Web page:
A broker is not expected to assist a client in determining the value of household items. Providing guidelines, however, will count in your favour should a dispute arise.
In May 2015, the Short-term Ombud published a media release titled Proving ownership of household items is not as easy as it seems. We provide a link below to a PDF version for those who wish to share it with their clients.
Often the insured has not drawn up a proper inventory of all of his or her household possessions prior to submitting a claim or even prior to the inception of cover with their insurer. “Many consumers are also not aware of the average clause in their insurance policy,” says Dennis Jooste.
The Ombud issued some guidelines for consumers to avoid possible problems in the event of a claim arising:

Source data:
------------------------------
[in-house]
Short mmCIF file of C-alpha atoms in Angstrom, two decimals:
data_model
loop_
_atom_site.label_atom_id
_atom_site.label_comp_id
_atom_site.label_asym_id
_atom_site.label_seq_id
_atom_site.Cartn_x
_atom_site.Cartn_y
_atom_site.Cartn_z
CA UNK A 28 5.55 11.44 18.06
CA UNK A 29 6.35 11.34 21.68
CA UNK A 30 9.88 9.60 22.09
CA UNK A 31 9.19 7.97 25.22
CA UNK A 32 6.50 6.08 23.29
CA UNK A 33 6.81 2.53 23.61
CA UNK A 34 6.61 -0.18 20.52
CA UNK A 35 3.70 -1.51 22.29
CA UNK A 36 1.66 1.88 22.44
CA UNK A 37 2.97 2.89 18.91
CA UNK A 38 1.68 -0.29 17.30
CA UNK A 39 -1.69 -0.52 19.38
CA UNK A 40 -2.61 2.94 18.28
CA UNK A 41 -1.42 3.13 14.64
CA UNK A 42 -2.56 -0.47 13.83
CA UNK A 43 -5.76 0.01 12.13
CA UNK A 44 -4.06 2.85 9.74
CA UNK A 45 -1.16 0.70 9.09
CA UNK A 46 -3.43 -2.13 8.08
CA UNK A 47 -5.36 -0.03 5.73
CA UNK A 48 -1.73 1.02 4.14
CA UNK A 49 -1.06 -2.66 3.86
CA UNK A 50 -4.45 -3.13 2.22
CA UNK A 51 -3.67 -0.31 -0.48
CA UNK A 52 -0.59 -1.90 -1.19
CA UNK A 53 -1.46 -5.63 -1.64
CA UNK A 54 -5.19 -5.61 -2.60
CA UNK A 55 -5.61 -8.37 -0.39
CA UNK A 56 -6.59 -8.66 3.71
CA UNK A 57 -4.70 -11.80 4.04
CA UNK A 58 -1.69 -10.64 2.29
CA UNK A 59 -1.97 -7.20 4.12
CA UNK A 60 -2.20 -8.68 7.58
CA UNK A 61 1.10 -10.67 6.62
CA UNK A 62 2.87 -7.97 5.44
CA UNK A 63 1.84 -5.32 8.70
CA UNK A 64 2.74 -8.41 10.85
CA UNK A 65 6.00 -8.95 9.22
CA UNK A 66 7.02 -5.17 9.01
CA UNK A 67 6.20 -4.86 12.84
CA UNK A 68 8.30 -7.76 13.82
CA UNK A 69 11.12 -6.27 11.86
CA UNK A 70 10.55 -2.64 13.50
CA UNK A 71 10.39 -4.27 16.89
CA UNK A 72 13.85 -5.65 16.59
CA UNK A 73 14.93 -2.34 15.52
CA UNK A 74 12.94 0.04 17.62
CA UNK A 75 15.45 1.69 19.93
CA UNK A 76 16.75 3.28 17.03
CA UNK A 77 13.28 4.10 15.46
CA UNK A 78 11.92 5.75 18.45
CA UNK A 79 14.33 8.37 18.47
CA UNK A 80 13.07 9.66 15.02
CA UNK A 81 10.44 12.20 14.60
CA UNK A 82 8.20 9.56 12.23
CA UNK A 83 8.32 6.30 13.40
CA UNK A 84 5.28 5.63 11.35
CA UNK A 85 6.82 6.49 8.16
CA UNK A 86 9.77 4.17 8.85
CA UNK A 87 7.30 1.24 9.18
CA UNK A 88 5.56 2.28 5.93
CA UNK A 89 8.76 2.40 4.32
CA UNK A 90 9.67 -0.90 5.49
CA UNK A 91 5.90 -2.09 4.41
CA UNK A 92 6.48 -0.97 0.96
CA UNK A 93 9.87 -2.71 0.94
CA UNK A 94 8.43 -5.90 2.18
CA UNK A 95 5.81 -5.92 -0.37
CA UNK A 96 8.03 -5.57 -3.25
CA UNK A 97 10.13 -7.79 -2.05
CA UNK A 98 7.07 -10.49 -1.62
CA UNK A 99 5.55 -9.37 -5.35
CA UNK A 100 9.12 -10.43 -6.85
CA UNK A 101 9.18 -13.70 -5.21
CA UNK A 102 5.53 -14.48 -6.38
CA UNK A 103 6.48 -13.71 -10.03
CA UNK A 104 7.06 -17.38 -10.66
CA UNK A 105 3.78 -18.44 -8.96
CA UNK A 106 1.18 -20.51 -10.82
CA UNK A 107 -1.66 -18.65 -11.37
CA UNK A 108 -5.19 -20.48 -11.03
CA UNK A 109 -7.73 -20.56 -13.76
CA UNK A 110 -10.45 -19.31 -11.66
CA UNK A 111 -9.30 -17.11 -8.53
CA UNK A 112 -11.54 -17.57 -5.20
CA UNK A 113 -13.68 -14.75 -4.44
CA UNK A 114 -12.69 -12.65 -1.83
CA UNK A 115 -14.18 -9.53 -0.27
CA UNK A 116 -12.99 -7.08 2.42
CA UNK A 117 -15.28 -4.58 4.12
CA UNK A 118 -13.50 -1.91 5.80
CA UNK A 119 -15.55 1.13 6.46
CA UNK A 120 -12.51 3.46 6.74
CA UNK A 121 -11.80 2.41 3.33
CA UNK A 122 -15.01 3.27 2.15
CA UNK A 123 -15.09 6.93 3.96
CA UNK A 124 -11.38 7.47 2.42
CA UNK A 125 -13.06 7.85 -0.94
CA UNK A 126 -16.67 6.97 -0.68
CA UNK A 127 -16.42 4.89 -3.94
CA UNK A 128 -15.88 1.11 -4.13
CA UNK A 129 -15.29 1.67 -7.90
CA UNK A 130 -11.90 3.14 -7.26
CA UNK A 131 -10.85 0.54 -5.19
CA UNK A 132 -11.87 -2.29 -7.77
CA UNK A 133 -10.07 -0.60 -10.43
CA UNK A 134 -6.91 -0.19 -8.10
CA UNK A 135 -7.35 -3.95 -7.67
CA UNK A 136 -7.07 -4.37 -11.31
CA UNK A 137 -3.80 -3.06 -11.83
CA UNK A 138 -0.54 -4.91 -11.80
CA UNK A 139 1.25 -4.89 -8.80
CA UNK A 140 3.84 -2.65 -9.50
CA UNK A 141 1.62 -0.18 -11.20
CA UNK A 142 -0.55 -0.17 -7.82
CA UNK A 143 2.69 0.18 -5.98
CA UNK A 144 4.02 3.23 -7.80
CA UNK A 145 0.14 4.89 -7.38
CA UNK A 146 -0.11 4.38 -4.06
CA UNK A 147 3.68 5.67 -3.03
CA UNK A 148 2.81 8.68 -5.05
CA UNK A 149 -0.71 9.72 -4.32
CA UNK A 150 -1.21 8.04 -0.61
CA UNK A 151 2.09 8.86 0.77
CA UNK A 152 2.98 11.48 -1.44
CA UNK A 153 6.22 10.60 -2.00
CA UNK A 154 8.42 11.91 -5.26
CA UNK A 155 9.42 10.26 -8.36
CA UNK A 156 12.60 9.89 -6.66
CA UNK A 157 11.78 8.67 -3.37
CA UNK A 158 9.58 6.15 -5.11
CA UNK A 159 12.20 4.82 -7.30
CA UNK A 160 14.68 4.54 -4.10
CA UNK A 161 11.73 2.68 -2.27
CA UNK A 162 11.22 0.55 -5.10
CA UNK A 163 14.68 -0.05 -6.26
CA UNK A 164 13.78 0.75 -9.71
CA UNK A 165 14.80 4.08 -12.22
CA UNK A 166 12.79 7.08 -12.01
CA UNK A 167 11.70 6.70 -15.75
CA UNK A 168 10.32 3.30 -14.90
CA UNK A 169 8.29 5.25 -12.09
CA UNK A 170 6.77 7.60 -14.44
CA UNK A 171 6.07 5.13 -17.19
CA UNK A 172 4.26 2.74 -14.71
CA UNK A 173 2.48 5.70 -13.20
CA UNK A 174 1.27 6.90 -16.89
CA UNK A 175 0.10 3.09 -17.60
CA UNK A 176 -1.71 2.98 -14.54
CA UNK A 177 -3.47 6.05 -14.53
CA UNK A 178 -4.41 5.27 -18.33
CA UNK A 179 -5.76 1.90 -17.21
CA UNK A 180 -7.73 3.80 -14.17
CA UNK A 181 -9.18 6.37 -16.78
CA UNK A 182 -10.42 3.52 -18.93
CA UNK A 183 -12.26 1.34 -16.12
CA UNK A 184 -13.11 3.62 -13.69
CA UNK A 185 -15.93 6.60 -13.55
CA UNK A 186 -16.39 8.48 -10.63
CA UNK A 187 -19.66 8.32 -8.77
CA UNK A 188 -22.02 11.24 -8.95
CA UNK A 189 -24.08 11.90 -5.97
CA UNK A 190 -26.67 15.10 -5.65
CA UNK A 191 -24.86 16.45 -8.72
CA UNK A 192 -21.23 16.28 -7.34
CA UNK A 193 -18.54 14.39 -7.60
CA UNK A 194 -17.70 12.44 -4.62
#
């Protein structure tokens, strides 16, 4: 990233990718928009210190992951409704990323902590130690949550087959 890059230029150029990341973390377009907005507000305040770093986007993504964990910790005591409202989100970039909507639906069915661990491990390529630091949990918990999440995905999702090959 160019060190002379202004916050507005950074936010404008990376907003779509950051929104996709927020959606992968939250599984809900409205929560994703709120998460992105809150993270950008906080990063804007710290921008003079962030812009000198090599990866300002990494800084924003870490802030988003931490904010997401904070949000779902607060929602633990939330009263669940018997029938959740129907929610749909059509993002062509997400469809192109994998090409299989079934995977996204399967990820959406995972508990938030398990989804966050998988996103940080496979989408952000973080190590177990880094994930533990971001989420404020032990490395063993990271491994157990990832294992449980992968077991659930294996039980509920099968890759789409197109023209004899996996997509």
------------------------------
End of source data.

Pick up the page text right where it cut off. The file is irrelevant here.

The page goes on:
- Create and maintain an inventory that records all your valuable items, when and where you purchased the item and how much it cost.
- Keep copies of receipts and invoices for household items purchased. It is advisable that you also maintain a list with the serial numbers of all your higher valued items, such as electronic equipment or items, which carry guarantees and/or warranties.
- Take photographs of the different rooms in your home to help establish what was in the rooms and that you were in possession of the items that you are claiming for. It will also provide you with a visual memory of the items that were in the different rooms.
- Jewellery: Many insurers will require jewellery items that exceed a certain amount to be specified on the insurance policy. It is therefore important that you keep all valuation certificates safe and update them regularly with a reputable and recognised jeweller.
Click here for the detailed document to share with clients.